What's your perspective of motorcycle riding after being involved with Harley's Taste of Freedom Tour?
Pinter: Harley’s Taste of Freedom Tour was an eye-opener for me. To be honest it took me a minute to completely understand it. Working with brands on a sponsorship level for my whole career, I have been programmed to align individuals whose personalities and interests match the companies’ image. Taste of Freedom is the opposite and was designed to give a unique group of individuals who have never ridden motorcycles an insight and experience of riding Harley-Davidson motorcycles. After being on the Taste of Freedom Tour, I’m a huge fan of the concept and think the crew from Harley-Davidson did an amazing job. They lined up a great group of people and gave them experiences that will change their lives. Riding with the crew and seeing them finding this new passion for riding motorcycles is a reminder of how I felt about BMX and motorcycles from the start. After a short time on a motorcycle they are Harley-Davidson’s ideal image, a group of people who love riding motorcycles.
What was your perspective of motorcycle riding before you got involved with Harley Davidson's Taste of Freedom tour?
Bothwell: I grew up in Jacksonville Beach, Florida, about 80 miles north of Daytona. Motorcycles are omnipresent in that world. While the rumble of exhaust is a constant in my town, I didn't find myself drawn to motorcycles until later in life. I certainly daydreamed about dirt bikes, like any boy of a certain age, but it wasn't until I saw Steve McQueen jump the fence in The Great Escape that I thought, "Man, I want THAT!" It was all just daydreams, though; I thought, "I can't do that." It seemed difficult or out of reach. I look back on that feeling now and it seems foolish.
How much seat time did you get prior to the L.A. mountain run?
Bothwell: I put about 700 miles on my street bob in 2.5 weeks, plus a few hundred on an Electra Glide Harley loaned me before the trip. I’m not sure how many hours that is, but it is basically every single free moment I had between the day I got my license and the morning my flight left for L.A.
How would you compare riding a motorcycle to performing live?
Bothwell: In many ways it is very different, and that is what I enjoy about riding so much; being out on the road, alone, is a marvelous respite from the total lack of privacy in my work as a musician. The shows are all for the audience, you work and work and work, all to make them have a marvelous time…and I love that. In the van, with the band, it is all about democracy and cohabitation. But when I ride, that is for me. I don't look at maps much, I just go where I want, stop when I want, do what I want. It was very intentional when I designed my bike to only have one seat. However, where the two things do intersect is in the awareness required for both. No matter if you are performing or riding, your head must be on a swivel at all times, reading the road, feeling out the crowd, staying a few seconds ahead, so you can always be prepared to react and keep things moving forward smoothly.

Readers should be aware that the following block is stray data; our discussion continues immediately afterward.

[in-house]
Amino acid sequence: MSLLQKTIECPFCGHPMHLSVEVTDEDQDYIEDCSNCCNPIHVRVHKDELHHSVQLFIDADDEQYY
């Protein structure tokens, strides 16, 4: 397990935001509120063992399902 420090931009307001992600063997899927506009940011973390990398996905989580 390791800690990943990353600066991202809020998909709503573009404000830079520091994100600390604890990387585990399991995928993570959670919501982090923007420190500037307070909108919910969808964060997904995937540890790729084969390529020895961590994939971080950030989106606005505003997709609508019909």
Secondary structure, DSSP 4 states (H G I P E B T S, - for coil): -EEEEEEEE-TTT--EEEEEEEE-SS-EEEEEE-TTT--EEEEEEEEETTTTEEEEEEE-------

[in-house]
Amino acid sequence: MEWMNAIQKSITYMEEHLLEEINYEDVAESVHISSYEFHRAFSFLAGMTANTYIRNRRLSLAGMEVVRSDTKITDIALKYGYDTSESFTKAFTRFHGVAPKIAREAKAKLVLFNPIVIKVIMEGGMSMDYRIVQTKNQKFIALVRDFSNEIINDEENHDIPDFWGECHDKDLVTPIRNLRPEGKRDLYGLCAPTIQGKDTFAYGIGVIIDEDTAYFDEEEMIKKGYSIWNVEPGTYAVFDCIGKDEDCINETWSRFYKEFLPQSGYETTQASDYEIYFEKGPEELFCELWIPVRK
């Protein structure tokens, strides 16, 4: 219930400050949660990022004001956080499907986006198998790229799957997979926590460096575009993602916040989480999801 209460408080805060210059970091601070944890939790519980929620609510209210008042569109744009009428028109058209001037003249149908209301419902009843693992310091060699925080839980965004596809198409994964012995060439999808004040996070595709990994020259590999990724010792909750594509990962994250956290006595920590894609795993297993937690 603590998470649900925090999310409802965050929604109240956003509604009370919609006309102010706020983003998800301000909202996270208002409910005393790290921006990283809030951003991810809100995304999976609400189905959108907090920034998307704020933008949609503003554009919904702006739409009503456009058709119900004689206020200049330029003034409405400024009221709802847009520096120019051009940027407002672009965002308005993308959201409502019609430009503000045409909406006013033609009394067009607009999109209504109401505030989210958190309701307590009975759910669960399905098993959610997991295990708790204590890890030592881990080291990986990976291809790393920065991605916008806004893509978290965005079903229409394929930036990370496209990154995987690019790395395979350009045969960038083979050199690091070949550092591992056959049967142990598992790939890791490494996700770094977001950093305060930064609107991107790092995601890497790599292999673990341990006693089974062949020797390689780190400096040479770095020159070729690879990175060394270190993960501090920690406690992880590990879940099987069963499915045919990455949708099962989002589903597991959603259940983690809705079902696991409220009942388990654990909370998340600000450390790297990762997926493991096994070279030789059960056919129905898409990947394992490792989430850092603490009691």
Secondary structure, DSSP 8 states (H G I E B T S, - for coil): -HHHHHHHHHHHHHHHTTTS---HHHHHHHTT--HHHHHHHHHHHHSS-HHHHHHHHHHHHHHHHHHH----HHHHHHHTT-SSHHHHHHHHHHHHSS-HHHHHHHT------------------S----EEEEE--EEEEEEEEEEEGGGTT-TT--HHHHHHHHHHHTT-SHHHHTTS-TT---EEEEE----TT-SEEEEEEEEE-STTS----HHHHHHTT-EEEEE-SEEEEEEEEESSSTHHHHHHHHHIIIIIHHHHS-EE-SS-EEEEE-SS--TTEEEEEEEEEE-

How do you think motorcycle riding will affect your music?
Bothwell: I grew up surfing, and riding my motorcycle reminds me a lot of the odd coupling of meditation and exhilaration that comes with surfing. You spend forever on your board waiting for a set to come in, only to get a 30-second rush, then paddle out and wait again. I wrote a lot of my early work sitting out there on my surfboard, waiting for a set to come in. The tranquility of the road allows for a lot of time to think within the framework of a really thrilling activity as well. I spend a lot of time researching for my work. Sitting at a computer and reading are as much a part of my music as hammering out lyrics or layering harmonies. I live in Minnesota now where the waves aren't so good, so riding my Harley has filled that void left after I stopped surfing. Riding gives me that time alone to synthesize all of the research I have done and shape it into my work.
What's your perspective of motorcycle riding now?
Bothwell: Motorcycle riding is starting to take over all of my thoughts, time and dreams. I am constantly plotting new rides, dreaming of ways to tune my bike, dreaming of other bikes to get. When I first started on this project with Harley, I was talking to a fella who had 12 motorcycles. I asked him, "What the hell do you need 12 motorcycles for?!" to which he responded, "Ask me again after you get your first." I get it now, I get why people are so religious about riding, the fraternal aspects of it all…I get it. I am all in. Drinking the Kool-Aid, a changed man.
Stay tuned for more from the Taste of Freedom Tour and Harley-Davidson’s 110TH Anniversary!